Aerospace
The largest European Space Research and Technology Centre (ESA/ESTEC) R&D facility in Europe is located in the west of the Netherlands, which hosts the complete chain from R&D through OEMS, suppliers to end user. This cluster houses over 300 direct suppliers in the manufacturing process in world-class space business facilities.


Information Technology (IT)
One of the most wired countries in the world, with one third of all European data centers located in the Amsterdam area, the Netherlands is home to the world’s largest internet exchange, AMS-IX. A further two million square feet of data centres are expected to be added in the coming years, along with Google announcing a Euro 500 million data center expansion. Ranked fourth globally in app invention and development, 60% of all Forbes 2000 companies active in Information Technology (IT) have established an office in the Netherlands, in a country with over 570 international tech companies in the sector.


Water
With 26% of the country below sea level, the Netherlands is a key player in the marine, delta and water sector. The Dutch Organization for Scientific Research have invested Euro 1.5 million into Artificial Intelligence (AI) in this sector. The Netherlands is stimulating horizontal collaborations across various sectors (logistics,energy and finance) to secure their place as front runner in AI, cyber security and block chain.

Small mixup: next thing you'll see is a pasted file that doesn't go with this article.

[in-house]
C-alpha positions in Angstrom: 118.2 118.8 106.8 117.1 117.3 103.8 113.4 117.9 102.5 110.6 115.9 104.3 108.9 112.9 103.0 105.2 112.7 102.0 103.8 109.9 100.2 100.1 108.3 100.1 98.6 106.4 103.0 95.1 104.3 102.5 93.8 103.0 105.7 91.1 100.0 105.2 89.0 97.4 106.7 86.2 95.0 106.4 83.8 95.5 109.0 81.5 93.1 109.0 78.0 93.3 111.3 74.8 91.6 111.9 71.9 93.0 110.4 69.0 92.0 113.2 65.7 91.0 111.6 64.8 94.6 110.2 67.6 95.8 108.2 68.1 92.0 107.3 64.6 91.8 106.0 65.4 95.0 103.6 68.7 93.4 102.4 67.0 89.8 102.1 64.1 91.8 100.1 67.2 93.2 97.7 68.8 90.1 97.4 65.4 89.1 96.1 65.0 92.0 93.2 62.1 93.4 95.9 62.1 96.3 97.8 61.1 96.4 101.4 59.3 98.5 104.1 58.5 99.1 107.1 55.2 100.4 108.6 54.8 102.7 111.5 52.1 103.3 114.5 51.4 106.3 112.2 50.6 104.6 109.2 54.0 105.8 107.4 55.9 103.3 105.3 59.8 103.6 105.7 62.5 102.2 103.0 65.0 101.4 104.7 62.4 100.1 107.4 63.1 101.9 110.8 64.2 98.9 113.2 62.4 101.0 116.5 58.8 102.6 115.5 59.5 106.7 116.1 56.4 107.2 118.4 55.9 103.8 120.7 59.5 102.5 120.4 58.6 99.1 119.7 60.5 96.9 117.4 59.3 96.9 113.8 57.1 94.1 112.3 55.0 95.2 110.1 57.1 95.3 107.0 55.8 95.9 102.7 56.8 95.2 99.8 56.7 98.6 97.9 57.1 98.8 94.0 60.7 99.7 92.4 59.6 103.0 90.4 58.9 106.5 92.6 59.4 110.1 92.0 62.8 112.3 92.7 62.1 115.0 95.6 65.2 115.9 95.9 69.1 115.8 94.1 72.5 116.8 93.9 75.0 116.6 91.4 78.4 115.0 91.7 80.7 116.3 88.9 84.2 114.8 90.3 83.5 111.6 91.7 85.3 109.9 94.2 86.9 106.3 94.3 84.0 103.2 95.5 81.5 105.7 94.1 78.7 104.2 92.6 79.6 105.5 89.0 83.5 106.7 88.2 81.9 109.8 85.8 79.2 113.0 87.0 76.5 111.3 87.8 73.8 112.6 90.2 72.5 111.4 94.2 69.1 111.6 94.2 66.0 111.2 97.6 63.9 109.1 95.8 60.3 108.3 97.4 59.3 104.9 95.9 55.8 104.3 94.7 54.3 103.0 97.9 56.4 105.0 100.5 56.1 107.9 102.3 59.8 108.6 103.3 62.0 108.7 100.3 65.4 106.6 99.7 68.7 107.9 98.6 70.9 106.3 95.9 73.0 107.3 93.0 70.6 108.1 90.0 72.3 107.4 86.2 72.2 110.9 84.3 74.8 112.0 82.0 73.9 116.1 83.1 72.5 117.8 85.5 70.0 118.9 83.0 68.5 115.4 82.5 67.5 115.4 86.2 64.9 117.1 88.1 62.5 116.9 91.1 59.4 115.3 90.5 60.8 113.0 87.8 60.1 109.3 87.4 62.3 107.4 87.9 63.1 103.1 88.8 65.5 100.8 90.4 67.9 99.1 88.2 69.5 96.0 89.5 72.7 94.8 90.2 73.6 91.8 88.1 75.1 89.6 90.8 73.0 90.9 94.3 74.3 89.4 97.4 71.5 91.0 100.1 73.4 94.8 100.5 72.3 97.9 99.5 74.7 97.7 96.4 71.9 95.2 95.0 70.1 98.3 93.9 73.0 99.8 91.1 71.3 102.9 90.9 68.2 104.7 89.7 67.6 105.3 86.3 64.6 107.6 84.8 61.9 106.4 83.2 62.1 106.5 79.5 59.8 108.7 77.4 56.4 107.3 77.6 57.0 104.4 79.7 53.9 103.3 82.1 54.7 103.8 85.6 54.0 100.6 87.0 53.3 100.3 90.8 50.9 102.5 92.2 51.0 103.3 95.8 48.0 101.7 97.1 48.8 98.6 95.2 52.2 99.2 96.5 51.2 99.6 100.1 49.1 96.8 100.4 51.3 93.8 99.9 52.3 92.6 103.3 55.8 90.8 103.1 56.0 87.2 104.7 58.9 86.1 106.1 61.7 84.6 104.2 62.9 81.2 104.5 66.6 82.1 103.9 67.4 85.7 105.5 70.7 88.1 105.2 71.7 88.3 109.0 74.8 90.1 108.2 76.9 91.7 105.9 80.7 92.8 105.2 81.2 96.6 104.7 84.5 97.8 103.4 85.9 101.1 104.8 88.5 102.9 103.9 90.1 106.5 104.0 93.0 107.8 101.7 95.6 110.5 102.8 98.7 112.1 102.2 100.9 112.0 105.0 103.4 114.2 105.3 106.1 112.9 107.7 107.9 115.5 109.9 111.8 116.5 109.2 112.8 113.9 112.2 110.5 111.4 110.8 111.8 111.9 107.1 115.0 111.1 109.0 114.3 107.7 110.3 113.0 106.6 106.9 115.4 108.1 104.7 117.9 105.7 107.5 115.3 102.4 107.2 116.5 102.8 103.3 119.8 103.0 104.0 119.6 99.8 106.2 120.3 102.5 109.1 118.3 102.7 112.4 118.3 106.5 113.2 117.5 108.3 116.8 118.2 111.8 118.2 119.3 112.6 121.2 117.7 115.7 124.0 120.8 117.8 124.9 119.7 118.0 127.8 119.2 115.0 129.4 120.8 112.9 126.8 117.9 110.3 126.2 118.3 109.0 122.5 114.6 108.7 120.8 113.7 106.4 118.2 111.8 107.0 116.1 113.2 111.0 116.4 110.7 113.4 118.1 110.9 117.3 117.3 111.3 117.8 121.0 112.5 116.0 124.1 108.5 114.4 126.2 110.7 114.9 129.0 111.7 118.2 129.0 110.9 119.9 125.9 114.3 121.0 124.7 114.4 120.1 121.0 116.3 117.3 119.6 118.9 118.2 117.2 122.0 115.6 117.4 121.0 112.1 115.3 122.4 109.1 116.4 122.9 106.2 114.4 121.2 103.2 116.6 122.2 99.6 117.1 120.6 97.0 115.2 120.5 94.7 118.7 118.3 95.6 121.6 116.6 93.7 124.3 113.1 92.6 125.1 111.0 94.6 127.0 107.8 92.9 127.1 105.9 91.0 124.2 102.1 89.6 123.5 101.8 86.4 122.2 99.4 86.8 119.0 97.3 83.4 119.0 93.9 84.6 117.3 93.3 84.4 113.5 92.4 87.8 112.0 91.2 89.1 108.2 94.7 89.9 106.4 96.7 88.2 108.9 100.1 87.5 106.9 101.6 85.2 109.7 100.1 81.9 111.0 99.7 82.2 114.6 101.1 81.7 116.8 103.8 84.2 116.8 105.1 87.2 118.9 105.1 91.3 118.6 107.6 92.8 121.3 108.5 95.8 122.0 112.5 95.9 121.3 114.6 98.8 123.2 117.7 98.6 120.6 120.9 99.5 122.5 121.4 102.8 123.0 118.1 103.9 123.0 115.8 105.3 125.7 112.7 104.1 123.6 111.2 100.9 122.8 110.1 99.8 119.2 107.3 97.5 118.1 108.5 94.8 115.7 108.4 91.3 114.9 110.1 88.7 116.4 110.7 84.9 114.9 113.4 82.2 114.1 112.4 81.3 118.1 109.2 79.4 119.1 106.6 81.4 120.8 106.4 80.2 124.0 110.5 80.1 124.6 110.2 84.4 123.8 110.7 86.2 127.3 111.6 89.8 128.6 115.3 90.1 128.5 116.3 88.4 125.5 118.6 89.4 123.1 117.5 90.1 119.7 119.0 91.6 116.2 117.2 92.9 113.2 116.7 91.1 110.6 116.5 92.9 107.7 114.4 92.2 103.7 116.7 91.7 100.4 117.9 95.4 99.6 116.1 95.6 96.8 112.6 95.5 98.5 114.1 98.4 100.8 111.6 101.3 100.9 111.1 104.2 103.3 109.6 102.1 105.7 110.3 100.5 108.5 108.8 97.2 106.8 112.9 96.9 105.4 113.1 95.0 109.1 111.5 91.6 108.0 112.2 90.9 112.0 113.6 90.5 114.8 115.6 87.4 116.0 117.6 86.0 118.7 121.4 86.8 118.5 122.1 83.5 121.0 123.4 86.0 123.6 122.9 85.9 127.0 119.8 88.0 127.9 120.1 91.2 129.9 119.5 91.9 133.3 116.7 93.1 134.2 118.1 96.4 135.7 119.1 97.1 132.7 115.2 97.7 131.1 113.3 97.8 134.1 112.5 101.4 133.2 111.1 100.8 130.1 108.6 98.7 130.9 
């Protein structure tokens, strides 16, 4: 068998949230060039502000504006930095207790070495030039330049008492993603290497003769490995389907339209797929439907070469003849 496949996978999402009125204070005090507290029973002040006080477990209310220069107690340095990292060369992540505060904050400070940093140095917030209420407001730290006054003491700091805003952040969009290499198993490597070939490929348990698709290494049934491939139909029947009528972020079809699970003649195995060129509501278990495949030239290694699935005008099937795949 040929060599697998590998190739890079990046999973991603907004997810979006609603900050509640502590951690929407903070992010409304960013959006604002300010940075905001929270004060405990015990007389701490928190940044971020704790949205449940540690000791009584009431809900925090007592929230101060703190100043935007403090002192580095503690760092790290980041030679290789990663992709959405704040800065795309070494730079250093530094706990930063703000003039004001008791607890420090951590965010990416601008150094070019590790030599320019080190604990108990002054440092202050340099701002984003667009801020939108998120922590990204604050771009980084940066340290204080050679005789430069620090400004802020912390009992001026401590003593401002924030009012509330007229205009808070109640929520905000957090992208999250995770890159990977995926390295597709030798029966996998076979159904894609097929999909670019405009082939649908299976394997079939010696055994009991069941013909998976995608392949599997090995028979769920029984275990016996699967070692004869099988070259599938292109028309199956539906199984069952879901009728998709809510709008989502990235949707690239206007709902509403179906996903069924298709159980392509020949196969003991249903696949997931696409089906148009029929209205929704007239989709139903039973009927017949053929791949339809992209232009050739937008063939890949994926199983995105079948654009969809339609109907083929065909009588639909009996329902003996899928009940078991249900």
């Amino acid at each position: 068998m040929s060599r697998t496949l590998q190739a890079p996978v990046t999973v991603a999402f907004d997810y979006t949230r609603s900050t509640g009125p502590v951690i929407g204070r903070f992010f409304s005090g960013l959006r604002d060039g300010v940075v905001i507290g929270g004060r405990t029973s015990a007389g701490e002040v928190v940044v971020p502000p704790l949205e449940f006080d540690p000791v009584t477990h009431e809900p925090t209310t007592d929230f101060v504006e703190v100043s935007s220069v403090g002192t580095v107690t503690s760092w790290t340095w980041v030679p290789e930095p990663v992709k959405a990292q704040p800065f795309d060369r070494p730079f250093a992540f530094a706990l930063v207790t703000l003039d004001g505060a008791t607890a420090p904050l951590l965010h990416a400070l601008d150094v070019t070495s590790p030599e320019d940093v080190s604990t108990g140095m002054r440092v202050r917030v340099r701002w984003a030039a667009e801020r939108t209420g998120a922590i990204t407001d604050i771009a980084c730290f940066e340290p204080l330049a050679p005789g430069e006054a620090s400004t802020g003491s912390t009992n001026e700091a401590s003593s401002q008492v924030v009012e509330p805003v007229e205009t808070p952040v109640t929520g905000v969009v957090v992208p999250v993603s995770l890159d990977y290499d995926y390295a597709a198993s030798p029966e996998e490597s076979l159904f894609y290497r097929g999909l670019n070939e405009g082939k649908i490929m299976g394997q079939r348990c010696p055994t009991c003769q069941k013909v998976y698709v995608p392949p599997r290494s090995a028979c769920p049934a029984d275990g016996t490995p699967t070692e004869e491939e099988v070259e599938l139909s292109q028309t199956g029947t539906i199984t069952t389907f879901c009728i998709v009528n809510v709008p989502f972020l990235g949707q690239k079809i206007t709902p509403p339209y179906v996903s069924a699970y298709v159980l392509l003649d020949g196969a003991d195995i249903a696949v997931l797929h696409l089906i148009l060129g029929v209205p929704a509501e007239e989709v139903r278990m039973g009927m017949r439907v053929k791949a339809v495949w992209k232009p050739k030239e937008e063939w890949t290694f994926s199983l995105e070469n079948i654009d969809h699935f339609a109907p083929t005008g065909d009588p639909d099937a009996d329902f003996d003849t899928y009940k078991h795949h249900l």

Creative industries
The Netherlands is dubbed a “creative powerhouse” worth Euro 7.1 billion in 2017. With forward thinking brands such as Uber, Netflix, Tesla, and Google making it their home, the Netherlands is the third global country for creative outputs. With over 1,300 advertising agencies, 300 games companies, 1,300 local fashion designers, the country is a hive of opportunities for collaboration for the 170,000 people working in the sector. With a highly interactive community, and numerous events occurring weekly to network and showcase your company across the sector, this powerhouse is built on community.

On Demand International is the one-stop-shop for Netherlands Company Formation. We guide you through the entire process of setting up a Dutch BV. This includes the setup at the public notary, tax services, a physical address, office space, setting up a bank account, general consultancy and much more. We have experienced firsthand how complex and non-transparent an incorporation process can be. We want to make sure you have an easier, more transparent and more affordable road towards a new business in the Netherlands. For more information about Netherlands Company Formation Cost contact us today.